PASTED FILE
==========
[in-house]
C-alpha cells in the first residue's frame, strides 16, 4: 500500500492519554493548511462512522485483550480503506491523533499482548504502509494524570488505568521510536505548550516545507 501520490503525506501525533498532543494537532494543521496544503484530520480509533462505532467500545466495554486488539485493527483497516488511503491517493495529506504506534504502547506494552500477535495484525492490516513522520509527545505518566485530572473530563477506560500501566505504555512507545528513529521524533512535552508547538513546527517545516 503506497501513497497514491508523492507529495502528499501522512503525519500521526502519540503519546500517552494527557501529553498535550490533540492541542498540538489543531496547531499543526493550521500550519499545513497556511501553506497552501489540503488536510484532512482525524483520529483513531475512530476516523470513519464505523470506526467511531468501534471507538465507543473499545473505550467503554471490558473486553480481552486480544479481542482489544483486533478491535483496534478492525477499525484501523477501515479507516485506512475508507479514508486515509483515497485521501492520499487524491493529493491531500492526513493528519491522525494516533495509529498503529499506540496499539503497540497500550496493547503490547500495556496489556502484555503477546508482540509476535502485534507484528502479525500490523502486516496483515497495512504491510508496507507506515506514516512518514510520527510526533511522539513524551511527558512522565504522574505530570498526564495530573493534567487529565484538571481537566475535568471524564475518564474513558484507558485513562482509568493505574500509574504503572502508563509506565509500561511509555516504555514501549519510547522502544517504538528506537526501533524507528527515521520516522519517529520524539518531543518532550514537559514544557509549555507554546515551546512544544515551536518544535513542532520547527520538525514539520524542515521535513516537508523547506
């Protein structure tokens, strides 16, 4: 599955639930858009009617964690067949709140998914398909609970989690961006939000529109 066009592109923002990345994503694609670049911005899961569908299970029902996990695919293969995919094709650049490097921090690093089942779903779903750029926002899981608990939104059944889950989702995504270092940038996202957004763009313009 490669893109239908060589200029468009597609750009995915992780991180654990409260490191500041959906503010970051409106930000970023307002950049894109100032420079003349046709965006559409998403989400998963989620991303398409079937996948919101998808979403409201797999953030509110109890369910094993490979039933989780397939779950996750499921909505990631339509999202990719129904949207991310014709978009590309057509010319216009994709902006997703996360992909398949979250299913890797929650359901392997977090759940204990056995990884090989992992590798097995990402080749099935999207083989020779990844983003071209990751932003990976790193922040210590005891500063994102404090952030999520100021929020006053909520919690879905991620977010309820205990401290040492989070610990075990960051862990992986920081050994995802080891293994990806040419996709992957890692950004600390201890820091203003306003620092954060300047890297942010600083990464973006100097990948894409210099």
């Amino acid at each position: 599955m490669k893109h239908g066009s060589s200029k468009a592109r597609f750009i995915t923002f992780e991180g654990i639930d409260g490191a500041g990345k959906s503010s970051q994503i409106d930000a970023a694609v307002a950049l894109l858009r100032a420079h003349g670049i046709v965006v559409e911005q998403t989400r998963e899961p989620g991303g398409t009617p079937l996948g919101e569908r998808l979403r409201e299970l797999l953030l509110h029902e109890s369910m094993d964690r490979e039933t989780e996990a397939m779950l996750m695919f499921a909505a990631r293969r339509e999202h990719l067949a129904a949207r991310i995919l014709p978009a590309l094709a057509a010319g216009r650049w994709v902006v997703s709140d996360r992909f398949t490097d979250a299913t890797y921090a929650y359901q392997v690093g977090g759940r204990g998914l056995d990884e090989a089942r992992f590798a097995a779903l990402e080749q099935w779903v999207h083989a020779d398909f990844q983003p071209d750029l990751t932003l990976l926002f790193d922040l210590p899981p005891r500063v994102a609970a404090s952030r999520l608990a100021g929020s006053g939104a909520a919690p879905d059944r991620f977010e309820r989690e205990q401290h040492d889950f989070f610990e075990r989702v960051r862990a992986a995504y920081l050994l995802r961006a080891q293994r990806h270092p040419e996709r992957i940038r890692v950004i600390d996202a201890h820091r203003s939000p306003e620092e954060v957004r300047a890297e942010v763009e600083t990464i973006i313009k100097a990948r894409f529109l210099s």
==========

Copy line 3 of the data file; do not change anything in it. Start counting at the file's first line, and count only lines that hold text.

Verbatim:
């Protein structure tokens, strides 16, 4: 599955639930858009009617964690067949709140998914398909609970989690961006939000529109 066009592109923002990345994503694609670049911005899961569908299970029902996990695919293969995919094709650049490097921090690093089942779903779903750029926002899981608990939104059944889950989702995504270092940038996202957004763009313009 490669893109239908060589200029468009597609750009995915992780991180654990409260490191500041959906503010970051409106930000970023307002950049894109100032420079003349046709965006559409998403989400998963989620991303398409079937996948919101998808979403409201797999953030509110109890369910094993490979039933989780397939779950996750499921909505990631339509999202990719129904949207991310014709978009590309057509010319216009994709902006997703996360992909398949979250299913890797929650359901392997977090759940204990056995990884090989992992590798097995990402080749099935999207083989020779990844983003071209990751932003990976790193922040210590005891500063994102404090952030999520100021929020006053909520919690879905991620977010309820205990401290040492989070610990075990960051862990992986920081050994995802080891293994990806040419996709992957890692950004600390201890820091203003306003620092954060300047890297942010600083990464973006100097990948894409210099």